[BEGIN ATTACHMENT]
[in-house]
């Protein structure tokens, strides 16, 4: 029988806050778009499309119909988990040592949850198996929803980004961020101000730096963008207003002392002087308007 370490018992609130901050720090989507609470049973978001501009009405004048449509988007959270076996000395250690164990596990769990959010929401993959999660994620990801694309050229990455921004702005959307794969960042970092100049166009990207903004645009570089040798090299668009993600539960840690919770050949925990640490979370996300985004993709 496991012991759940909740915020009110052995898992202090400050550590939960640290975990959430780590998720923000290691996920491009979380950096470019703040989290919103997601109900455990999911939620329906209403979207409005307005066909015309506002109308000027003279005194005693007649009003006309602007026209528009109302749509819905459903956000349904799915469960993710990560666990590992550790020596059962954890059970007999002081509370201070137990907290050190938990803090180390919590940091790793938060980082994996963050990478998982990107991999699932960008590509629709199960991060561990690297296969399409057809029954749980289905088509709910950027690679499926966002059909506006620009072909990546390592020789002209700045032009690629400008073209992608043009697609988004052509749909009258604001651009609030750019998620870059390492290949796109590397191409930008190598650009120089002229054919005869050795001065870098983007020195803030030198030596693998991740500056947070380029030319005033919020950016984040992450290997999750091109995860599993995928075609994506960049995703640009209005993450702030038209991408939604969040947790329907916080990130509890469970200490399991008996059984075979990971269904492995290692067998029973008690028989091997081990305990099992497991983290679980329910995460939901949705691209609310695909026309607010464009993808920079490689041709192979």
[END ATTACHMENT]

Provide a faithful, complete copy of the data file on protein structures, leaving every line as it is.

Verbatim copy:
[in-house]
């Protein structure tokens, strides 16, 4: 029988806050778009499309119909988990040592949850198996929803980004961020101000730096963008207003002392002087308007 370490018992609130901050720090989507609470049973978001501009009405004048449509988007959270076996000395250690164990596990769990959010929401993959999660994620990801694309050229990455921004702005959307794969960042970092100049166009990207903004645009570089040798090299668009993600539960840690919770050949925990640490979370996300985004993709 496991012991759940909740915020009110052995898992202090400050550590939960640290975990959430780590998720923000290691996920491009979380950096470019703040989290919103997601109900455990999911939620329906209403979207409005307005066909015309506002109308000027003279005194005693007649009003006309602007026209528009109302749509819905459903956000349904799915469960993710990560666990590992550790020596059962954890059970007999002081509370201070137990907290050190938990803090180390919590940091790793938060980082994996963050990478998982990107991999699932960008590509629709199960991060561990690297296969399409057809029954749980289905088509709910950027690679499926966002059909506006620009072909990546390592020789002209700045032009690629400008073209992608043009697609988004052509749909009258604001651009609030750019998620870059390492290949796109590397191409930008190598650009120089002229054919005869050795001065870098983007020195803030030198030596693998991740500056947070380029030319005033919020950016984040992450290997999750091109995860599993995928075609994506960049995703640009209005993450702030038209991408939604969040947790329907916080990130509890469970200490399991008996059984075979990971269904492995290692067998029973008690028989091997081990305990099992497991983290679980329910995460939901949705691209609310695909026309607010464009993808920079490689041709192979």